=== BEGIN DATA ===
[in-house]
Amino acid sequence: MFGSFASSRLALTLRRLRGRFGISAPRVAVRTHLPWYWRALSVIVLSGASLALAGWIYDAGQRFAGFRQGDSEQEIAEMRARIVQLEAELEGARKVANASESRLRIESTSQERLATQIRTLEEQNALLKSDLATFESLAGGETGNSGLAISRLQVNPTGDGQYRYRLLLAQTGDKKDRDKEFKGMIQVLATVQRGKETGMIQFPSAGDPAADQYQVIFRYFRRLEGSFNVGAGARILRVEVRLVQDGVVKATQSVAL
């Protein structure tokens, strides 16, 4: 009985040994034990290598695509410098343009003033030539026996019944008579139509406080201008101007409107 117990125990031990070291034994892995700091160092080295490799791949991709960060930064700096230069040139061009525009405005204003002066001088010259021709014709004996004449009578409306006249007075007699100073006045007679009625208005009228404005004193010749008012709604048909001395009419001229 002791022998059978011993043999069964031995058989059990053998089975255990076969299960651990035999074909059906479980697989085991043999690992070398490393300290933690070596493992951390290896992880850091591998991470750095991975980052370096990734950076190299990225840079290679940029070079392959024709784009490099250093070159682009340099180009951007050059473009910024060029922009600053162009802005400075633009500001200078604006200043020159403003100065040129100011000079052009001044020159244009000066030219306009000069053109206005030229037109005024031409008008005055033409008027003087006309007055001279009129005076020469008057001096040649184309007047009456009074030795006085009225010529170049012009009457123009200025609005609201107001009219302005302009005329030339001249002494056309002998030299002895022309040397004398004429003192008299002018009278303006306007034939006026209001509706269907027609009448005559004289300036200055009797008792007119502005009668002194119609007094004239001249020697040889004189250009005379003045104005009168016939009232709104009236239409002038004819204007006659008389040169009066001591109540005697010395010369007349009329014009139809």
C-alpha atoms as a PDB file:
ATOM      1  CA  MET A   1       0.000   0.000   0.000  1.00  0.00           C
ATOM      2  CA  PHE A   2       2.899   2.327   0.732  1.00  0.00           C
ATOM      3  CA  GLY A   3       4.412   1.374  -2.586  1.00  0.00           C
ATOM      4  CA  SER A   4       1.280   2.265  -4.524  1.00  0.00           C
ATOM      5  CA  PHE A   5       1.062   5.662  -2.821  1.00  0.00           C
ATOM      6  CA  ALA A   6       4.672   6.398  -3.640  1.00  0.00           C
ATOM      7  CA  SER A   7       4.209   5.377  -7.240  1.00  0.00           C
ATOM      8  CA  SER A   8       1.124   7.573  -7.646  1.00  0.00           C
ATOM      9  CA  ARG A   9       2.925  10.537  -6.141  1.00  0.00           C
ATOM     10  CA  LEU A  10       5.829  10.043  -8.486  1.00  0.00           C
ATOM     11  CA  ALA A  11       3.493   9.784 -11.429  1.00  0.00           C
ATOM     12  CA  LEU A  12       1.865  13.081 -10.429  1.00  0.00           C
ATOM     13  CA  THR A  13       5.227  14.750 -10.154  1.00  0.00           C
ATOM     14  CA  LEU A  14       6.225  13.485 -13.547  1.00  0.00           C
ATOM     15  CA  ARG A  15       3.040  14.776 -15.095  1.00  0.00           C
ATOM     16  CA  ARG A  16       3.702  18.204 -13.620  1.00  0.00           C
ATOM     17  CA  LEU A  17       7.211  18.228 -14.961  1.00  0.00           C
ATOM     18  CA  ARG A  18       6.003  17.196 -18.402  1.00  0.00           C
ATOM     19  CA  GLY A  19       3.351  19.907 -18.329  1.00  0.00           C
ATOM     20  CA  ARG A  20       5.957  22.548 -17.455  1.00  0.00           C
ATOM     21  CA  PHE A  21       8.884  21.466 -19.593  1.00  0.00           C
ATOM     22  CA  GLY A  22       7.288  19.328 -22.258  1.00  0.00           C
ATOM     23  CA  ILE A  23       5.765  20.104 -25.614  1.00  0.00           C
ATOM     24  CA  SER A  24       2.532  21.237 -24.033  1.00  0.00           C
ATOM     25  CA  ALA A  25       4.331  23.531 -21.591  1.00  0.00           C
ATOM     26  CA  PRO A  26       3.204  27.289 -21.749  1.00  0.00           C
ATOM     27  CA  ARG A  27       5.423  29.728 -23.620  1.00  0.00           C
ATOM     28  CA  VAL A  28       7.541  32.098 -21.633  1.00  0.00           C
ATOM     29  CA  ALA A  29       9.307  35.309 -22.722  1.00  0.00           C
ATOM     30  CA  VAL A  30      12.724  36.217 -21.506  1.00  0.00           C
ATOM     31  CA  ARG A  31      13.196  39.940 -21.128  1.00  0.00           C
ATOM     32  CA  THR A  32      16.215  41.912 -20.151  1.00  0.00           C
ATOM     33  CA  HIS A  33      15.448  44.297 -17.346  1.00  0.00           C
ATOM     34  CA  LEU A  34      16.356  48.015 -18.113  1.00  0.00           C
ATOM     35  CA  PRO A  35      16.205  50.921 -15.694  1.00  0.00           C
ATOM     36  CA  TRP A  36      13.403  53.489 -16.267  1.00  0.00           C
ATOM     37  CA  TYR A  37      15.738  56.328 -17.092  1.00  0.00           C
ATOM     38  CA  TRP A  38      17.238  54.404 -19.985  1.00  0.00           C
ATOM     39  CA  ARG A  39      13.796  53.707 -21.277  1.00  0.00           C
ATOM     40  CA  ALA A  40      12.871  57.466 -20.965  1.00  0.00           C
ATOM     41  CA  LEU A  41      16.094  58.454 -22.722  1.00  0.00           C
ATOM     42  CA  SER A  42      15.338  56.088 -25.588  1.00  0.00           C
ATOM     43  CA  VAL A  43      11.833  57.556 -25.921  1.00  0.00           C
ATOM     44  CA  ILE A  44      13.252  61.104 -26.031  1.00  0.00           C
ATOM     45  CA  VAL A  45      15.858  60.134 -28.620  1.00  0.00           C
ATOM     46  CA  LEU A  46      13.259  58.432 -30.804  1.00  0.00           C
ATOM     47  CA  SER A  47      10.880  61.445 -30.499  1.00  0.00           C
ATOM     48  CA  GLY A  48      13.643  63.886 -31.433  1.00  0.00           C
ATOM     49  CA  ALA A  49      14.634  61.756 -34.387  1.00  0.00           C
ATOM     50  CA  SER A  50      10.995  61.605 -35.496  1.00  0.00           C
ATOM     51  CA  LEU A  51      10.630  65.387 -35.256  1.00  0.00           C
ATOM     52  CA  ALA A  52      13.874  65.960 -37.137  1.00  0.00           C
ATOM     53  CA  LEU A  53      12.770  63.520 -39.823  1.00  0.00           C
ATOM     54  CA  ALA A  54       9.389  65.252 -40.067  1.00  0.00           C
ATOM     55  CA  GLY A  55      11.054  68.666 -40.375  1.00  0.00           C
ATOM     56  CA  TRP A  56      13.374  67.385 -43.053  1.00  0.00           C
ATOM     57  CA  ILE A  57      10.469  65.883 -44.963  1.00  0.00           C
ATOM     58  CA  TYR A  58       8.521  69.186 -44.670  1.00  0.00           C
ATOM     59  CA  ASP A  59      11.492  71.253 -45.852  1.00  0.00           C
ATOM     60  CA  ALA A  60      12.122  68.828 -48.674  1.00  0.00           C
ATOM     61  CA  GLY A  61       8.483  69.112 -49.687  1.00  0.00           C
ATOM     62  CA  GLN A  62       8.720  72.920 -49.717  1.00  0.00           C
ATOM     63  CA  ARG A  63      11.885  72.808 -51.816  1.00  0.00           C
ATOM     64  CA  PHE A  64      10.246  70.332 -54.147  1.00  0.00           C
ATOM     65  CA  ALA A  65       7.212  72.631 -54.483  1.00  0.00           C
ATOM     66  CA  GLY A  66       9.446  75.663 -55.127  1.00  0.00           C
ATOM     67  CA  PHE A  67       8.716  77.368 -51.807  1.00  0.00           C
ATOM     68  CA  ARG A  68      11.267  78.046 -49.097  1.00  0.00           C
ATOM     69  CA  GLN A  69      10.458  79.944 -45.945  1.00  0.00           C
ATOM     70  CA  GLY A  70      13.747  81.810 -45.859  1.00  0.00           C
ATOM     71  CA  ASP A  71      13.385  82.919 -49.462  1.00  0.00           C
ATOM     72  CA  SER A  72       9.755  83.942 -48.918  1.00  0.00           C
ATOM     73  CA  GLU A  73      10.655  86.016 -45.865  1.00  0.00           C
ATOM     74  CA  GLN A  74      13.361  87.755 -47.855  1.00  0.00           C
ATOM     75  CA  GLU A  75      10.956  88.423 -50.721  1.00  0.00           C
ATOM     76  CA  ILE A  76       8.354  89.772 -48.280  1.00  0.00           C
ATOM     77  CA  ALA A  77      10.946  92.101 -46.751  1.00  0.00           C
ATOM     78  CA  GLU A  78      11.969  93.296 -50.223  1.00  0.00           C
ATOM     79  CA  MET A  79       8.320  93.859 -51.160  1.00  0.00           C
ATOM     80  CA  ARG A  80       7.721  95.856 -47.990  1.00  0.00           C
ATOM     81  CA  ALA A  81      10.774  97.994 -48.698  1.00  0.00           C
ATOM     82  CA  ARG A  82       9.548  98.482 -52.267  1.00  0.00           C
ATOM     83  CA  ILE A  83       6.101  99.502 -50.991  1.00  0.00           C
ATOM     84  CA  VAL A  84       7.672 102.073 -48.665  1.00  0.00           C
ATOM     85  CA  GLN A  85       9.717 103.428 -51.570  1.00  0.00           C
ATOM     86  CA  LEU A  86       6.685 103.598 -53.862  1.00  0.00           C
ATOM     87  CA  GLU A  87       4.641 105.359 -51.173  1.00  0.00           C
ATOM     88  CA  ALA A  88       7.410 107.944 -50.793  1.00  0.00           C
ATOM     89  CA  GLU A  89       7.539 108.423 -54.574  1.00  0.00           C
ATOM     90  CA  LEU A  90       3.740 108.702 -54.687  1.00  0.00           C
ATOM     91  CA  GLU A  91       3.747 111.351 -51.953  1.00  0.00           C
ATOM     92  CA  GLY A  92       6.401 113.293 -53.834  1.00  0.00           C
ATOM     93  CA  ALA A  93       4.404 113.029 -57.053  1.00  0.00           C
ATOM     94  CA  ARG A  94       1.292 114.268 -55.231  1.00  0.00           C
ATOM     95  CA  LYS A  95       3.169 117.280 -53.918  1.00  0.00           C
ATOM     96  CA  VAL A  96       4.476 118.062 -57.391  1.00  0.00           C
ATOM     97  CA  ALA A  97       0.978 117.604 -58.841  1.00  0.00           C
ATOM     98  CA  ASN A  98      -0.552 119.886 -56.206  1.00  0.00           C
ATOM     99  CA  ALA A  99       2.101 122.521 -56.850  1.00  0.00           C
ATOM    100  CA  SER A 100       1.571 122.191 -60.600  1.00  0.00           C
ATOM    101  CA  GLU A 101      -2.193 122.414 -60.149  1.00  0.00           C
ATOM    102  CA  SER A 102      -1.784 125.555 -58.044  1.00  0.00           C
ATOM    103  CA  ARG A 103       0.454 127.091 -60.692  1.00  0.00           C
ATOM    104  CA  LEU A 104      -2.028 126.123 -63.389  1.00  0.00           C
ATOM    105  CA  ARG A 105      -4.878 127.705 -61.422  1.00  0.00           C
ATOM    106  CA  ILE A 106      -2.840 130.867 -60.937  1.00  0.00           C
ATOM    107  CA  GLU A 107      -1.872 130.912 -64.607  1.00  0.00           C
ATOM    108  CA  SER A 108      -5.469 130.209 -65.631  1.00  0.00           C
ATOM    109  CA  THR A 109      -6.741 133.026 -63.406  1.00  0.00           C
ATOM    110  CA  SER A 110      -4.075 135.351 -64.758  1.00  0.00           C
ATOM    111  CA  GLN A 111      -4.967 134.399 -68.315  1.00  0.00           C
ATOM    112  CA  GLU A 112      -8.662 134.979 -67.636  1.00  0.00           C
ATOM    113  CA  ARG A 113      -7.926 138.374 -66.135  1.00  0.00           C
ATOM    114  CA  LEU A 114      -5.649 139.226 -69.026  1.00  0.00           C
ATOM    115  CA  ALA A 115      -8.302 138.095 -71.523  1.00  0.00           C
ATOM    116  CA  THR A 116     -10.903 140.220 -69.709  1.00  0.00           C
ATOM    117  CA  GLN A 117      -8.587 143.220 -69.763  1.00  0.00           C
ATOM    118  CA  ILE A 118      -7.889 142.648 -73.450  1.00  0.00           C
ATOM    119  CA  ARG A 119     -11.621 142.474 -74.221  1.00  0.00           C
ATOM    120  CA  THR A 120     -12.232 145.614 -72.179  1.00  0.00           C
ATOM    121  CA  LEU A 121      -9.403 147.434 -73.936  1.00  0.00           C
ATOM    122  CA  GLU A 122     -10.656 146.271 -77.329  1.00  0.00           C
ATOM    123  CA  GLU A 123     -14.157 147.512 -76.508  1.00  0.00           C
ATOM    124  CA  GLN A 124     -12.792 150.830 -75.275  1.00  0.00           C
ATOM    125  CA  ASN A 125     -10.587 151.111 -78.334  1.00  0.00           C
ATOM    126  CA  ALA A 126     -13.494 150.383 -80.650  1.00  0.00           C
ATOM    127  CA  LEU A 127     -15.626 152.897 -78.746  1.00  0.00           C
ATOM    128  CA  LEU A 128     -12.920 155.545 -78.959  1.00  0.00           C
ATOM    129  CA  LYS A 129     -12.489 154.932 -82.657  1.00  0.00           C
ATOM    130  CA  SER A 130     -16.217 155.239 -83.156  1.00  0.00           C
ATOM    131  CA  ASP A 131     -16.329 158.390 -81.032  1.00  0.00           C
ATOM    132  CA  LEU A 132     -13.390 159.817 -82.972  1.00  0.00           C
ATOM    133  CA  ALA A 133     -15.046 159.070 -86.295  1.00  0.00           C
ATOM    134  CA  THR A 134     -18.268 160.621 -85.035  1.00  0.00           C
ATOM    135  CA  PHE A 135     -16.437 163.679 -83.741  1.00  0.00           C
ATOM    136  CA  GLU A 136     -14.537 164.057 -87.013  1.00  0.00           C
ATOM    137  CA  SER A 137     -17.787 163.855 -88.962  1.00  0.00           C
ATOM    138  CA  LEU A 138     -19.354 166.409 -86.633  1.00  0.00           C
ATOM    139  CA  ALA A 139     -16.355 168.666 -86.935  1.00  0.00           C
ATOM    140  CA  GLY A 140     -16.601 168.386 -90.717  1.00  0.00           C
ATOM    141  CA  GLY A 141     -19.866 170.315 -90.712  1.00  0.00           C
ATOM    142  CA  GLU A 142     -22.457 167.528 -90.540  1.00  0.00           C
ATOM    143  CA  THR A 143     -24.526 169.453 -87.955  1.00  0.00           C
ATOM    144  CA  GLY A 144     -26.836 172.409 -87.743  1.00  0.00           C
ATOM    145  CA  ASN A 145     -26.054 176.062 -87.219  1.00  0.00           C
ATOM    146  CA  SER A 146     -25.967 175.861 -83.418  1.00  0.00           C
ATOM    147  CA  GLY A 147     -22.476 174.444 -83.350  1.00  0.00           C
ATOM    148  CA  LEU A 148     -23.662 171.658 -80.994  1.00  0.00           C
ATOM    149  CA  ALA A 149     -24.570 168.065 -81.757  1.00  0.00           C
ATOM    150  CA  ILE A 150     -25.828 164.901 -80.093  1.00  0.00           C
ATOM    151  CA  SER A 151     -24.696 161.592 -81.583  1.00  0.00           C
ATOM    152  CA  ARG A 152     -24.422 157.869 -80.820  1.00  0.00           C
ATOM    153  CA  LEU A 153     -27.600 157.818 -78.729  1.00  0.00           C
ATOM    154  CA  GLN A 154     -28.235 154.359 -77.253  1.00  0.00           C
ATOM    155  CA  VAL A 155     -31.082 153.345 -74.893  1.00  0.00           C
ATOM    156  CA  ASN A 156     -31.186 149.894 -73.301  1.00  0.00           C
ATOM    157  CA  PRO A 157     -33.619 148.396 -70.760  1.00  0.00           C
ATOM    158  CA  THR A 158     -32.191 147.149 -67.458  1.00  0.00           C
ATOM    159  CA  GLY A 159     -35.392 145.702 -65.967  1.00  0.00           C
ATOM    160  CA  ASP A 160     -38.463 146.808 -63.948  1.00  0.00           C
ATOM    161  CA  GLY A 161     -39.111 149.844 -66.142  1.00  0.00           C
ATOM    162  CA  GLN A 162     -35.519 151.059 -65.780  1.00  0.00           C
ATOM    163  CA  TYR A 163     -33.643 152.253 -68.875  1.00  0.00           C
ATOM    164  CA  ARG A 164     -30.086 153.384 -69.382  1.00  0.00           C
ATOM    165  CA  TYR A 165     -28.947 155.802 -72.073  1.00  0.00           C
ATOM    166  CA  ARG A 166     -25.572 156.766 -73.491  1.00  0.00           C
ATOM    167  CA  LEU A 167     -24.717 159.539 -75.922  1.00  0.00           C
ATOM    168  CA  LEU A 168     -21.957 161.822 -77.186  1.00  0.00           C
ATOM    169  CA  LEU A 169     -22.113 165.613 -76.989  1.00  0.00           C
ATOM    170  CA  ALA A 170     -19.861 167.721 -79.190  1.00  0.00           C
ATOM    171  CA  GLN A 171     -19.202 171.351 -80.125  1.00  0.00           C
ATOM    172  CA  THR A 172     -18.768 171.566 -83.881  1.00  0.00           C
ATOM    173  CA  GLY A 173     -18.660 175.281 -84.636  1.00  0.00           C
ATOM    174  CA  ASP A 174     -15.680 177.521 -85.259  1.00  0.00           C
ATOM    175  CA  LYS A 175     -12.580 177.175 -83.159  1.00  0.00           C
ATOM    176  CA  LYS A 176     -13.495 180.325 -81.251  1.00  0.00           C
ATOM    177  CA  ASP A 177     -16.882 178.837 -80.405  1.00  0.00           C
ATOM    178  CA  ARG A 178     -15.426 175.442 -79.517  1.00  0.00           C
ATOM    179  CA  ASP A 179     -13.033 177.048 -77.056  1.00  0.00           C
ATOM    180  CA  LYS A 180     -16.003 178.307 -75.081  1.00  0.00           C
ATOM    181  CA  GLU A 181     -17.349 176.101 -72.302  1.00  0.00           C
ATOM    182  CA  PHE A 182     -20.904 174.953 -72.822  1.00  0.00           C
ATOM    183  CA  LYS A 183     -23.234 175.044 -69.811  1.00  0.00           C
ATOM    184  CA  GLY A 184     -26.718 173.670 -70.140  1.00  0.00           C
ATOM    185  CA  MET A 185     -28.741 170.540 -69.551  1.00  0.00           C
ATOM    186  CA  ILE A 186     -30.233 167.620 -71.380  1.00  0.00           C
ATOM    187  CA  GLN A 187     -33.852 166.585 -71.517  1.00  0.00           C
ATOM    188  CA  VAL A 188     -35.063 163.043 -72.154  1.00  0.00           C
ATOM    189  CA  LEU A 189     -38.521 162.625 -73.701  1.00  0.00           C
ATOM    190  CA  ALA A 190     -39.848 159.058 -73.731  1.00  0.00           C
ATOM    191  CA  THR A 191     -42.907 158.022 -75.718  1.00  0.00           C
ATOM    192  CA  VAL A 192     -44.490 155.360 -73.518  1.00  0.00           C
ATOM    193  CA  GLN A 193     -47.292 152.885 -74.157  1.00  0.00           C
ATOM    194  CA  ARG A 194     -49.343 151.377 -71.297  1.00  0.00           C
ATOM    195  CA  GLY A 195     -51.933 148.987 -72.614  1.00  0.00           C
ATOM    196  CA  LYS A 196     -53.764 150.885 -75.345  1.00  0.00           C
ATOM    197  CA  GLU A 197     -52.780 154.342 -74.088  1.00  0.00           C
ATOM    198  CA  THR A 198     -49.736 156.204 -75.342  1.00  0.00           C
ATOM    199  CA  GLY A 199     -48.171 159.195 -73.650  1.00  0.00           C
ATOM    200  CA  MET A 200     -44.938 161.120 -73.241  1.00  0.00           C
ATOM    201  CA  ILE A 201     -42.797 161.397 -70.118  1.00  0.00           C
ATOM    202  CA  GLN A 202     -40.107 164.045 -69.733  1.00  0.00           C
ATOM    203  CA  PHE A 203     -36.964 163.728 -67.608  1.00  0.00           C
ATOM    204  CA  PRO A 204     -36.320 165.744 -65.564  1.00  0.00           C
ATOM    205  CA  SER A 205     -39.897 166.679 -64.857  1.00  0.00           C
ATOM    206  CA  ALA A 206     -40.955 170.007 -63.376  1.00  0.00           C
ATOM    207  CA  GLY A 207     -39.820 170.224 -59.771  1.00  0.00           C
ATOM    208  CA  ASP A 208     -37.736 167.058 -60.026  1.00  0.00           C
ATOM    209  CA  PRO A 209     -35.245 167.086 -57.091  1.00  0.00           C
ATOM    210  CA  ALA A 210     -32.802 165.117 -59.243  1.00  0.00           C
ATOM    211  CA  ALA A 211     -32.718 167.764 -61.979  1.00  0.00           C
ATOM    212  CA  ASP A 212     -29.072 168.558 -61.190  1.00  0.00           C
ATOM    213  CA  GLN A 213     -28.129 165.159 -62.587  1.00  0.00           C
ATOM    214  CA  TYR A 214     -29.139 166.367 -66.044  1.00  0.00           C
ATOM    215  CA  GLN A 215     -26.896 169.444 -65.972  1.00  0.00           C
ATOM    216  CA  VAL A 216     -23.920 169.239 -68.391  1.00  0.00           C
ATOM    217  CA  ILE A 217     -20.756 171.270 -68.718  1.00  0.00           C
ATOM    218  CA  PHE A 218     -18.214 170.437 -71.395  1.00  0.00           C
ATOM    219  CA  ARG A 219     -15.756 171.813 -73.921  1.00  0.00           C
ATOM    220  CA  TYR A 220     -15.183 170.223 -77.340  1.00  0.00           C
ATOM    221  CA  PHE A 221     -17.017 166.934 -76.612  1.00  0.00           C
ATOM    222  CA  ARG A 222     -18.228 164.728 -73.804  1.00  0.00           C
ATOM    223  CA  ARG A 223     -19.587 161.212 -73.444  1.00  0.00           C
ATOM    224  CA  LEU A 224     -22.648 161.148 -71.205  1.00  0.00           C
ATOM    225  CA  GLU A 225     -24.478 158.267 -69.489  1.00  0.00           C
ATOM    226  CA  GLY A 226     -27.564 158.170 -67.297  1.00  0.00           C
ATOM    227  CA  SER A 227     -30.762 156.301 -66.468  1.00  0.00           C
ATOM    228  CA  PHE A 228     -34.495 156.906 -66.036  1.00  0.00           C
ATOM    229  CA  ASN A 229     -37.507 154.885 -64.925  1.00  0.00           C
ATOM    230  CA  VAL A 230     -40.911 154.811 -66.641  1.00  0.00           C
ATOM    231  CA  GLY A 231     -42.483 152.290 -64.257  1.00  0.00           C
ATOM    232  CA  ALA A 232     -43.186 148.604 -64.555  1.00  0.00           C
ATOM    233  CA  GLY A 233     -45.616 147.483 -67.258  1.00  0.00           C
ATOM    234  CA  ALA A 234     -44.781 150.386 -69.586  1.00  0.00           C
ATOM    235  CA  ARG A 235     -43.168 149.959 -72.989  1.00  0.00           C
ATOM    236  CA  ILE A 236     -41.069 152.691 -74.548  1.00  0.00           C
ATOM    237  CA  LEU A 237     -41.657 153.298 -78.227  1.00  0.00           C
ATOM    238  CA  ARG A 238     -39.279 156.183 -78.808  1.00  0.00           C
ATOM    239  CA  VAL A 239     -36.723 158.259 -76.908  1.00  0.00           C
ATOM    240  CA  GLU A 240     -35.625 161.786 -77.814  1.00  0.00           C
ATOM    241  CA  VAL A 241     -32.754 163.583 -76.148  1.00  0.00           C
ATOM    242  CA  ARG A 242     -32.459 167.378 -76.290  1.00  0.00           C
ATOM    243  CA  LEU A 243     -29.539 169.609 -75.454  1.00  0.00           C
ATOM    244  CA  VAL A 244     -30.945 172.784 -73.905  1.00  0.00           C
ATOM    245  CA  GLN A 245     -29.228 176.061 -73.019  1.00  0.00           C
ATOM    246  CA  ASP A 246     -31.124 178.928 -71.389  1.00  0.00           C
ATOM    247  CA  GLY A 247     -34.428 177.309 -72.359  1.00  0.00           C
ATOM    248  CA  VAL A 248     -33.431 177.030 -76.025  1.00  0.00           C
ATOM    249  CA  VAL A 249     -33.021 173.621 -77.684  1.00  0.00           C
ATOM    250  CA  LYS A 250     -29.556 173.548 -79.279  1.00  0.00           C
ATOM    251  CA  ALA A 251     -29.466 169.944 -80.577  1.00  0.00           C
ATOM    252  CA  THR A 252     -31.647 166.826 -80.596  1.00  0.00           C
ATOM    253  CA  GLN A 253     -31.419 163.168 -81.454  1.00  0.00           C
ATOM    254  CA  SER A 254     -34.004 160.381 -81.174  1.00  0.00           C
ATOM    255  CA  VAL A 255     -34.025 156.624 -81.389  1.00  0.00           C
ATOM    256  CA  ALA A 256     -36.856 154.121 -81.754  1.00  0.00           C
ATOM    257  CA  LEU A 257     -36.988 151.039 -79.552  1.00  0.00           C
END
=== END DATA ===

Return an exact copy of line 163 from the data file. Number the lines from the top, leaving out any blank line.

ATOM    159  CA  GLY A 159     -35.392 145.702 -65.967  1.00  0.00           C